Sometimes the law gets so complex that common sense goes out the window. Strained legal definitions and analysis can lead to results that go contrary to what we expect. A recent case in California involving a car accident in which a driver allegedly ran a stop sign but was found not liable for the victim’s injuries, is a good example of this idea.
Facts Seem Clear
The case began simply enough—a driver allegedly blows past a stop sign into oncoming traffic and collides with the victim who is driving in the opposite direction. The victim did not have a stop sign.
Witnesses say that the defendant driver’s car did not look like it even considered stopping, that it blew past the stop sign without hesitation, and that after the collision, the driver was heard telling the victim that he was sorry. The defendant driver, however, told officers at the scene that he did in fact stop at the stop sign. The investigating officer, listening to the witness statements, determined that the defendant driver was at fault.
On the witness stand at trial, the defendant driver again asserted that he stopped, but also admitted that he had the chance to see the victim’s car coming, that the victim had the right of way, and that he exercised bad judgment in not seeing the victim’s car and anticipating its speed before he entered the intersection. He stated that he was “only human,” and that he “made a mistake.” He also agreed that he was not looking in the victim’s car’s direction after he “took off” from the stop sign.
Despite the evidence, the jury found that the driver was not liable for the accident. The victim appealed that decision.
Quirks in California Law
Here is where California law starts to break away from Florida law. Under California auto negligence cases, a driver can actually have a “mistake of judgment,” and not be negligent. A driver in California can make mistakes even in the exercise of due care, without being negligent.
California cases also say that when a driver stops at a stop sign, there is a factual question as to whether he maintained a lookout that would allow him to see oncoming traffic. Important here is the driver’s testimony that he did, in fact, stop at the stop sign.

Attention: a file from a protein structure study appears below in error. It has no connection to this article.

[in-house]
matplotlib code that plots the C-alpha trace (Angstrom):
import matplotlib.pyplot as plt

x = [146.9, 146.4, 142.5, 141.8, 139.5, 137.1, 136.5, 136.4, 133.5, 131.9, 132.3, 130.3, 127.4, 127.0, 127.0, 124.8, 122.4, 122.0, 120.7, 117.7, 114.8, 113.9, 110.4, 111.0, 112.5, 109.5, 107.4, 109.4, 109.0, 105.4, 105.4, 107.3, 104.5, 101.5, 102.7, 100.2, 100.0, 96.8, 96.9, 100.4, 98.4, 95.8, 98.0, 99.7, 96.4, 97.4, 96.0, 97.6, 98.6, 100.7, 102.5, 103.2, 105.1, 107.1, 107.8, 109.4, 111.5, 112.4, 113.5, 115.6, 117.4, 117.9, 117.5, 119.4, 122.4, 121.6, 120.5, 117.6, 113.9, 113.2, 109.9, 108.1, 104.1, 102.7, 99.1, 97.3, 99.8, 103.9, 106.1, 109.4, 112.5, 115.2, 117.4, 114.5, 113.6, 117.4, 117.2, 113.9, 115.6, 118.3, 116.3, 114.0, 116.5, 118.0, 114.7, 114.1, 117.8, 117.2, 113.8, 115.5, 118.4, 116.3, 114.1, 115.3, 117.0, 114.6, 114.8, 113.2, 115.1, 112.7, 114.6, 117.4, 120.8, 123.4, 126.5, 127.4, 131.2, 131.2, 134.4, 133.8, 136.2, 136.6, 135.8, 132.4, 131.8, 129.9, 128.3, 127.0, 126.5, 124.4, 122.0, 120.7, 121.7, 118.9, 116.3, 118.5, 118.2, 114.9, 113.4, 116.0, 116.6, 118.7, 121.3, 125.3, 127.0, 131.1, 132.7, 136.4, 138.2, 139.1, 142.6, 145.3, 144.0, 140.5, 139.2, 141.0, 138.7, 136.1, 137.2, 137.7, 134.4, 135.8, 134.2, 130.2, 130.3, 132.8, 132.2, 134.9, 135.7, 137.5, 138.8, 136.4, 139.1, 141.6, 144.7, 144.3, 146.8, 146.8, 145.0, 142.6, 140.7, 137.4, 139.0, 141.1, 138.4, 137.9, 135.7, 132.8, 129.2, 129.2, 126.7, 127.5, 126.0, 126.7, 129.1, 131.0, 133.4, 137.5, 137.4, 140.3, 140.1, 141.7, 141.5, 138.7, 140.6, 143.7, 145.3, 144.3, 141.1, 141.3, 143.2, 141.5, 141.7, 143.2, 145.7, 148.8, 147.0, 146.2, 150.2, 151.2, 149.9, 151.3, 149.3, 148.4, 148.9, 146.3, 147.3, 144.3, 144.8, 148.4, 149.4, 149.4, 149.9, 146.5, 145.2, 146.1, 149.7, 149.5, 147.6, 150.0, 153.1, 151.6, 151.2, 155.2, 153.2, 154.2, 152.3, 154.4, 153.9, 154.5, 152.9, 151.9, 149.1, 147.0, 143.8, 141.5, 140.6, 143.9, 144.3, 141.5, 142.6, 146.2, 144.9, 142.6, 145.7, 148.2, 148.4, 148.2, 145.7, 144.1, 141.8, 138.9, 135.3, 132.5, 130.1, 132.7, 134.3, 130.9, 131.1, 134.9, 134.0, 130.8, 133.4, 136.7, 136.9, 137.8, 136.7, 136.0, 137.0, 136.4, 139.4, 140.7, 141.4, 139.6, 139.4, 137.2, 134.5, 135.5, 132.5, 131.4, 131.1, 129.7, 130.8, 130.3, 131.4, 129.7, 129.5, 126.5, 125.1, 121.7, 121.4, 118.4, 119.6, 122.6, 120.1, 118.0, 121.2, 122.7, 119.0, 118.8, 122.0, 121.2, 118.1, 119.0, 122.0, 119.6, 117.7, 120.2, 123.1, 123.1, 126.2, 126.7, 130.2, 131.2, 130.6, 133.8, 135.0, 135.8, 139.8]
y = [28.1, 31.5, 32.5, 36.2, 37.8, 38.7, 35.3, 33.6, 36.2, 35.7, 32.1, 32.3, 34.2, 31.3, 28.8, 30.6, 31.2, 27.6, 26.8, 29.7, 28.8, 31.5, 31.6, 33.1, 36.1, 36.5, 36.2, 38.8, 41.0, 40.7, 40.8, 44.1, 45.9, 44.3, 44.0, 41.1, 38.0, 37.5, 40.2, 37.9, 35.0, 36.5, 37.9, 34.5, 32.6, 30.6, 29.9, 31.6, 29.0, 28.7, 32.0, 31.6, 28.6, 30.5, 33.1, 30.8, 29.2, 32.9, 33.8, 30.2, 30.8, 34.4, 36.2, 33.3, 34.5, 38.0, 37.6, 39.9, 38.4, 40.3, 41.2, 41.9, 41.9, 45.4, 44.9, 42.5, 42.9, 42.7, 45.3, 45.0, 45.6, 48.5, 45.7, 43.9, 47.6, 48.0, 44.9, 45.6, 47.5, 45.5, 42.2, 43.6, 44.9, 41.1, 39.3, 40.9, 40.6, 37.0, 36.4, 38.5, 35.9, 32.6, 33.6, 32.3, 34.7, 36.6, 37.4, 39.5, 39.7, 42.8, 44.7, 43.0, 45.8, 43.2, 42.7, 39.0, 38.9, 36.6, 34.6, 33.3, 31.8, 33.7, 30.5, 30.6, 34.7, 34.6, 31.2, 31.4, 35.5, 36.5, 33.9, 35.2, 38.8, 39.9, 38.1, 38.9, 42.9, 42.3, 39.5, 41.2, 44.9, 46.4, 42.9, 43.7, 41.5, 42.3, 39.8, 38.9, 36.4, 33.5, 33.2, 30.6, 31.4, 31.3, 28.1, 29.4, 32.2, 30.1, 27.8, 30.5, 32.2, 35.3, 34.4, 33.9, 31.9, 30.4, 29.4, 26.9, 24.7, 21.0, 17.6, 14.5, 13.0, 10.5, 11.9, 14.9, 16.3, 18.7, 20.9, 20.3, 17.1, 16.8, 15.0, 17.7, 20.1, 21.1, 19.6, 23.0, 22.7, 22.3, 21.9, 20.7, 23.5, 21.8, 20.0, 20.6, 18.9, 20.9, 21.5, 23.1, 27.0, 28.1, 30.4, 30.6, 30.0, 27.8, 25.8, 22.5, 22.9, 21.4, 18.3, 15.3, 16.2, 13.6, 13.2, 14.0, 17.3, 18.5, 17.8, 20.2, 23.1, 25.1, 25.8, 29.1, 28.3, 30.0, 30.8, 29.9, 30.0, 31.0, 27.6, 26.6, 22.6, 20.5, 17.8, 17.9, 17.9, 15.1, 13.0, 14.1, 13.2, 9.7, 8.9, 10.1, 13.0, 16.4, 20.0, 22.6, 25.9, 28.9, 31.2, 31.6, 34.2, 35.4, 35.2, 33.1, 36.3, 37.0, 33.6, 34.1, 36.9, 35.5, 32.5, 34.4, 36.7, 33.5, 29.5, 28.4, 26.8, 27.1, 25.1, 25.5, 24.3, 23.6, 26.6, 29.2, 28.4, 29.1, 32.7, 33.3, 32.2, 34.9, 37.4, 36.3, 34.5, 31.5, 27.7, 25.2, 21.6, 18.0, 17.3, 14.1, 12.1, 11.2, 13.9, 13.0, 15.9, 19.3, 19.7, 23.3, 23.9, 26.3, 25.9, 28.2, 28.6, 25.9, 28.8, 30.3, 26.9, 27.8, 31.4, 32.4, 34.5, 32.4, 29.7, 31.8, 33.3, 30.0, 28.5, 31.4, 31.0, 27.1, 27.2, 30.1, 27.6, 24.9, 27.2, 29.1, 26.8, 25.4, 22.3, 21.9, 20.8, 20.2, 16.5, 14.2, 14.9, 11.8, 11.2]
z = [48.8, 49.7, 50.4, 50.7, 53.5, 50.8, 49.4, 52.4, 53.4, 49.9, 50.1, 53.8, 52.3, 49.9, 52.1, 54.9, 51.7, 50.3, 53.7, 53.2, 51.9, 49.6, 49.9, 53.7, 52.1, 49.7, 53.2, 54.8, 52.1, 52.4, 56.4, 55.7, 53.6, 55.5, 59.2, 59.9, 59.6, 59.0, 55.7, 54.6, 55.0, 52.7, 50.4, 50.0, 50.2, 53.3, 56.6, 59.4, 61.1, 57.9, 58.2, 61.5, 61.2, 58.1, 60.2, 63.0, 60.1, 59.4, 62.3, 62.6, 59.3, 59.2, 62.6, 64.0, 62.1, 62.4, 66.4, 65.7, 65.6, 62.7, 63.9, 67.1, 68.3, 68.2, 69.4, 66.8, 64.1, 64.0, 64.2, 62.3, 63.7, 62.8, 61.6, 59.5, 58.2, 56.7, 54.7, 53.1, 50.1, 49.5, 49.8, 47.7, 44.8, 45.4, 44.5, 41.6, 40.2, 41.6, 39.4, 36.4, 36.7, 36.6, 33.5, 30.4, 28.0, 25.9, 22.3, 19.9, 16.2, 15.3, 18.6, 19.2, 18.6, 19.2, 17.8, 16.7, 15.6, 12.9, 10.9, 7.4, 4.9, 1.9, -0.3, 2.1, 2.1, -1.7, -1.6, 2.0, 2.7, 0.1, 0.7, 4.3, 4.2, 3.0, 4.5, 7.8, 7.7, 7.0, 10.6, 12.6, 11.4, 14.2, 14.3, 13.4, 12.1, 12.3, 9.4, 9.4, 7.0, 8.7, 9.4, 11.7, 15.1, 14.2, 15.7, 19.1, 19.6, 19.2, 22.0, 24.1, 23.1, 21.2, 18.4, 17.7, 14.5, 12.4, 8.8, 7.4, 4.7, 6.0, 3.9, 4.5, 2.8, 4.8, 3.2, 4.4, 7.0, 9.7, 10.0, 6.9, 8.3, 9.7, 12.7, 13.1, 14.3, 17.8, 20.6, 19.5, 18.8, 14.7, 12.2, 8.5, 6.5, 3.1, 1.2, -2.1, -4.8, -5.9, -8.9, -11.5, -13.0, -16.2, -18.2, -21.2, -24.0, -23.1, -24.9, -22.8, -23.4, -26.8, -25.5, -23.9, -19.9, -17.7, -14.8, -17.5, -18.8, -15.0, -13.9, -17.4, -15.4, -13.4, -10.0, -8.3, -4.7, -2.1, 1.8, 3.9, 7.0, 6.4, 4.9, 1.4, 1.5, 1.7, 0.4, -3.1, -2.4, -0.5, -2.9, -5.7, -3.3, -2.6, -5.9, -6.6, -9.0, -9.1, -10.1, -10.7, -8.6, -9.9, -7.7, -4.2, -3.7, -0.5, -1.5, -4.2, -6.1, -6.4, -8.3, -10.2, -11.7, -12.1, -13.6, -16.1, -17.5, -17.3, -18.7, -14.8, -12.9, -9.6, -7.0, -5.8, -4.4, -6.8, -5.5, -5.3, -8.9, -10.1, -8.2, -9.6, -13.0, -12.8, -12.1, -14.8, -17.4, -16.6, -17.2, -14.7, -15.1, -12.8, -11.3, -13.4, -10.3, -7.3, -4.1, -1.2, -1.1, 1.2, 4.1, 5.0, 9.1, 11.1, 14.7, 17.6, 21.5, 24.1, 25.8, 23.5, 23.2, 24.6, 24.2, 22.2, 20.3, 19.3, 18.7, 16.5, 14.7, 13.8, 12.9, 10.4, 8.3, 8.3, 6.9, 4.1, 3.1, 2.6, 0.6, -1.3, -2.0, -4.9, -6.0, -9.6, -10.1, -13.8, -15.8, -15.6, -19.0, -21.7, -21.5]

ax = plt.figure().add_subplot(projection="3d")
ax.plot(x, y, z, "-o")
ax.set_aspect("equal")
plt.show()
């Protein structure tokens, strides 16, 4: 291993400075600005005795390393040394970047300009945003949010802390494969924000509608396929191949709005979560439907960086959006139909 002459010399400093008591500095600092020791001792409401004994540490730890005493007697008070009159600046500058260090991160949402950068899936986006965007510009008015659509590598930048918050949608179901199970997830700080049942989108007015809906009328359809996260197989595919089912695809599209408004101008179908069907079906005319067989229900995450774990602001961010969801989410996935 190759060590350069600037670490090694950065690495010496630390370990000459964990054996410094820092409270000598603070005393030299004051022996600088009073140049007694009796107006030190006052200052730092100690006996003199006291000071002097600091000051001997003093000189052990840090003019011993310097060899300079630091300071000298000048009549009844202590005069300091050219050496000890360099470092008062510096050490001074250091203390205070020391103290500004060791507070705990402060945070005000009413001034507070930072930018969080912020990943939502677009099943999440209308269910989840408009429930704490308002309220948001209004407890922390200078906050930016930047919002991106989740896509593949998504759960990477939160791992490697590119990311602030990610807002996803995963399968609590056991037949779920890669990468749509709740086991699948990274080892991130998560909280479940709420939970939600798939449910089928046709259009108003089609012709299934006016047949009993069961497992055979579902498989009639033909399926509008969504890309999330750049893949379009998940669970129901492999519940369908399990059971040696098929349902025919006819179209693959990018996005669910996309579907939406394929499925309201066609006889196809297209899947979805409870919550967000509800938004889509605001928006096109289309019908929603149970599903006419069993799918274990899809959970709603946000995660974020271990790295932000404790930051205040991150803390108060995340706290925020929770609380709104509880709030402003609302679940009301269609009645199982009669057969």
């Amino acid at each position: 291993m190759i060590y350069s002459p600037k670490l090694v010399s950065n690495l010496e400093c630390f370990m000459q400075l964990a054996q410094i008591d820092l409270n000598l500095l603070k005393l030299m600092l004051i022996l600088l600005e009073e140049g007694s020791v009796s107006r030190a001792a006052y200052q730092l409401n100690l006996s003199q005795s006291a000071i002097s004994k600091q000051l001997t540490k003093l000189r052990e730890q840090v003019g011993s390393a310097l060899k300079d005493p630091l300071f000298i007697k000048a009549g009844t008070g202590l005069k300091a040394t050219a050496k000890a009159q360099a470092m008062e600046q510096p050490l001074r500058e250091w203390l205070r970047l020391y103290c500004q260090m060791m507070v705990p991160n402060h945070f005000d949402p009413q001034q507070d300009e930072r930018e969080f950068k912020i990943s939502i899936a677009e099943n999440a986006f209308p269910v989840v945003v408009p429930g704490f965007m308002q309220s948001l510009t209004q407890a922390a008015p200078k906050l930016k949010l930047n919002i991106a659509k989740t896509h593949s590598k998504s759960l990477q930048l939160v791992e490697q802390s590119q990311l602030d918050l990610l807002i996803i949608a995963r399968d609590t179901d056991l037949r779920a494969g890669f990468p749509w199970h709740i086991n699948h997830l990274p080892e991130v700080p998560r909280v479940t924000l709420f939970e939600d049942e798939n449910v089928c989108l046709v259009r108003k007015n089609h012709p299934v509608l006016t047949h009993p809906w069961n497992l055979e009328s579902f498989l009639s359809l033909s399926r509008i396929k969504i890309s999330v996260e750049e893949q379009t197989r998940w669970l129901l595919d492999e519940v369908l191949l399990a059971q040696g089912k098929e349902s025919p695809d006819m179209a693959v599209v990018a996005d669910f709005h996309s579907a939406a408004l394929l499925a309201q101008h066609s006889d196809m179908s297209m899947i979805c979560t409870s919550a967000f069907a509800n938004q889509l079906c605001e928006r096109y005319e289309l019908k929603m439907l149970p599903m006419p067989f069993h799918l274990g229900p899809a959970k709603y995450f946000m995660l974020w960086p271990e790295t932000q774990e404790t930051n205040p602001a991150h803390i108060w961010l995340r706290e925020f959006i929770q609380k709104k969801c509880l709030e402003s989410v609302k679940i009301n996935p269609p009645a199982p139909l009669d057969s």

The victim argued that the defendant admitted he did not look in the victim’s direction, that he rushed out from the stop sign, and that he did not anticipate the speed of the victim’s car. Thus, there was no room for a jury to find that the driver was not negligent.
The appellate court noted that the victim testified that he thought he had room to cross the intersection and still avoid the victim’s oncoming car. Because it was reasonable that he could perceive that, the appellate court determined that the jury’s finding of no liability was reasonable.
Alternatively, the court found that the victim may not have put on sufficient evidence to show that the defendant driver’s perception was unreasonable based on the circumstances.
Thus, the appellate court upheld the jury’s finding of no liability by the driver.
The Differences in State Laws
This seems like a confusing case. It is not stretch to say that legal gymnastics are required to say that a driver could reasonably perceive an oncoming car, be reasonably wrong about that perception, and thus, not be guilty.
Certainly, it would have helped had there been more evidence that the driver actually blew past the stop sign—in that case, the reasonableness of perception would not have mattered. But because the victim apparently did not have sufficient evidence to demonstrate that, he had to rely on a jury’s determination of what was reasonable or not.
Florida law does not parse the difference between what is reasonable to perceive and what is negligent. The only question is whether the driver acted in a way that a reasonable person would or would not act. As a general rule, in Florida, a driver who stops at a stop sign, but fails to observe oncoming traffic, is acting unreasonably, and thus is negligent.
There may be some mitigating factors, and surely the fact that there is an accident does not mean that someone is automatically negligent. But in Florida, a driver who says that he did not look in the direction of oncoming traffic, would likely be seen as negligent. No additional finding of whether the driver’s perception was reasonable would be needed to determine that fact, as it apparently is in California.
Florida’s stop sign law is pretty clear that a driver who blows a stop sign is breaking the law. That law can be used as evidence of negligence in court. There is no room to argue that a driver ran a stop sign but still acted reasonably.
Although this case is from California, it is still an example of how strained interpretations of laws can make things difficult for injury victims, and how important it is to understand the difficulties of even cases that seem “easy” on the surface.
Accident cases are often more difficult than they appear. Do not assume that any car accident attorney can handle your case. If you are in a car accident contact Brill & Rinaldi today about a free consultation to discuss your case.